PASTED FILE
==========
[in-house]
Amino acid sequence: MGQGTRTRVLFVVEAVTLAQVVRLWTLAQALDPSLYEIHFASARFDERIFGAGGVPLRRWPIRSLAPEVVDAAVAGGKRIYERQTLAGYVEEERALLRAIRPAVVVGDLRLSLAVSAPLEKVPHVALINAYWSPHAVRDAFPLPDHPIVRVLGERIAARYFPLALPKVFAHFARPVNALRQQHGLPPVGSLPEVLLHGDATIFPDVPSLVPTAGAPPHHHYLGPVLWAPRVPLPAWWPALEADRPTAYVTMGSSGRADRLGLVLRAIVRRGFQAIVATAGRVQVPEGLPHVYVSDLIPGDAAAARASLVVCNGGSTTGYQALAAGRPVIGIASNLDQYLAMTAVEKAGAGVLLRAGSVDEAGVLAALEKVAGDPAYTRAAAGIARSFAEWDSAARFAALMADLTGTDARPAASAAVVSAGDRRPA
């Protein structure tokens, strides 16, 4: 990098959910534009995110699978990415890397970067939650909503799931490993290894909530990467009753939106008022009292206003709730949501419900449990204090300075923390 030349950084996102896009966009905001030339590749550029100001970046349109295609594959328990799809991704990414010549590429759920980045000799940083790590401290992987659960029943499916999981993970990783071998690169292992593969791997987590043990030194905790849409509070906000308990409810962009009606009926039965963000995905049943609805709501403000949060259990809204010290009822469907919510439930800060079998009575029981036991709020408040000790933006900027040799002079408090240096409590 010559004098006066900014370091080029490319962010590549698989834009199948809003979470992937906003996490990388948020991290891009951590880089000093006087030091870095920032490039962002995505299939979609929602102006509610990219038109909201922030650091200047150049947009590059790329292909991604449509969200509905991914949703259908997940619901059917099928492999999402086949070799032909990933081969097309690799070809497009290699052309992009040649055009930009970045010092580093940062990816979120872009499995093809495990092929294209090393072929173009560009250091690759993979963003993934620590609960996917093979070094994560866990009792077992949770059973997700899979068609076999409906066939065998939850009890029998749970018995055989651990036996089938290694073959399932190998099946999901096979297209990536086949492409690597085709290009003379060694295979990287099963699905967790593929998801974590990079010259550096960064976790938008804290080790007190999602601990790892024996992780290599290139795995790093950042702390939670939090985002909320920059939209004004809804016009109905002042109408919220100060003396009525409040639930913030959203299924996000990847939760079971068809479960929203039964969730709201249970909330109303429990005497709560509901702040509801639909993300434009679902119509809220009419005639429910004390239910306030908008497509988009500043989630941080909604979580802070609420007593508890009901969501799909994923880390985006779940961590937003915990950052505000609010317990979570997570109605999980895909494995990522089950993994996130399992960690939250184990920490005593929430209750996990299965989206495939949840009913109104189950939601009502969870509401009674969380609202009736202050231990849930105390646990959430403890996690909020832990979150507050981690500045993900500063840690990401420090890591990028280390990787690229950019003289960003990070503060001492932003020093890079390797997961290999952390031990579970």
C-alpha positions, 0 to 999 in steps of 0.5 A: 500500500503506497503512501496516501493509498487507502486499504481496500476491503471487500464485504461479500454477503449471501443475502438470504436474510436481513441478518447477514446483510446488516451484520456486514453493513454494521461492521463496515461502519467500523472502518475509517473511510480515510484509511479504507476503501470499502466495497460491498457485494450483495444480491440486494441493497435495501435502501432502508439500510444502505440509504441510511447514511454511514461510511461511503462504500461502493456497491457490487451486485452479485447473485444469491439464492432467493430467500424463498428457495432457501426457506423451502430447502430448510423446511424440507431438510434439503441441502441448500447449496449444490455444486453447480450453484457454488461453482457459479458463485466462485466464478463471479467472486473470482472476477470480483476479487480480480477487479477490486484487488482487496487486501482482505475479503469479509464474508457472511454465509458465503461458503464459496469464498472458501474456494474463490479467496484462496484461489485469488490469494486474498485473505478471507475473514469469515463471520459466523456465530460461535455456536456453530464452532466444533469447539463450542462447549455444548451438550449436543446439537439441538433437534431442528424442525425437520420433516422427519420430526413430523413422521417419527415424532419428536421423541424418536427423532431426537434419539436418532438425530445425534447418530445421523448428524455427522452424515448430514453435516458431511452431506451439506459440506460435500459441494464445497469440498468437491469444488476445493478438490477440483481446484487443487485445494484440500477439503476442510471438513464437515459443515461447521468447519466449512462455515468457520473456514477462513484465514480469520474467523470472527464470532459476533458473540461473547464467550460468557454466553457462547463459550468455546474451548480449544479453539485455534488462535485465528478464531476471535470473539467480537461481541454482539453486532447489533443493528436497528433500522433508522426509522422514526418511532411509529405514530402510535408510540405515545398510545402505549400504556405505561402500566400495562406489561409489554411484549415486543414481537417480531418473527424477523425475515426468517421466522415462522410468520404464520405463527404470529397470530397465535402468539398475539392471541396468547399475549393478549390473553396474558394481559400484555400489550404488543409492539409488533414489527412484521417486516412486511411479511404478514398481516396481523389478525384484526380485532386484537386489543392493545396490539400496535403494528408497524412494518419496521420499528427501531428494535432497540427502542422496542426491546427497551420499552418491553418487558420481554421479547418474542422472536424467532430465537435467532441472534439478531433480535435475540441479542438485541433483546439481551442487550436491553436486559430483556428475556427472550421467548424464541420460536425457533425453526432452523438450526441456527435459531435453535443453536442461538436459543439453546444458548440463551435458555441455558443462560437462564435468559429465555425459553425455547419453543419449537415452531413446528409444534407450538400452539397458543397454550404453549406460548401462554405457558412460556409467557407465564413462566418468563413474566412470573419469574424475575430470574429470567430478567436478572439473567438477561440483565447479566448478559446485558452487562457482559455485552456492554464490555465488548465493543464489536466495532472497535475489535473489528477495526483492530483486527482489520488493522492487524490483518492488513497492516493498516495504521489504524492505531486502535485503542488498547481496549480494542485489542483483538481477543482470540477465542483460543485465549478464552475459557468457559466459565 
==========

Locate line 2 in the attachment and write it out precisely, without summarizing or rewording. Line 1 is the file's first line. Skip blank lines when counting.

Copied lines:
Amino acid sequence: MGQGTRTRVLFVVEAVTLAQVVRLWTLAQALDPSLYEIHFASARFDERIFGAGGVPLRRWPIRSLAPEVVDAAVAGGKRIYERQTLAGYVEEERALLRAIRPAVVVGDLRLSLAVSAPLEKVPHVALINAYWSPHAVRDAFPLPDHPIVRVLGERIAARYFPLALPKVFAHFARPVNALRQQHGLPPVGSLPEVLLHGDATIFPDVPSLVPTAGAPPHHHYLGPVLWAPRVPLPAWWPALEADRPTAYVTMGSSGRADRLGLVLRAIVRRGFQAIVATAGRVQVPEGLPHVYVSDLIPGDAAAARASLVVCNGGSTTGYQALAAGRPVIGIASNLDQYLAMTAVEKAGAGVLLRAGSVDEAGVLAALEKVAGDPAYTRAAAGIARSFAEWDSAARFAALMADLTGTDARPAASAAVVSAGDRRPA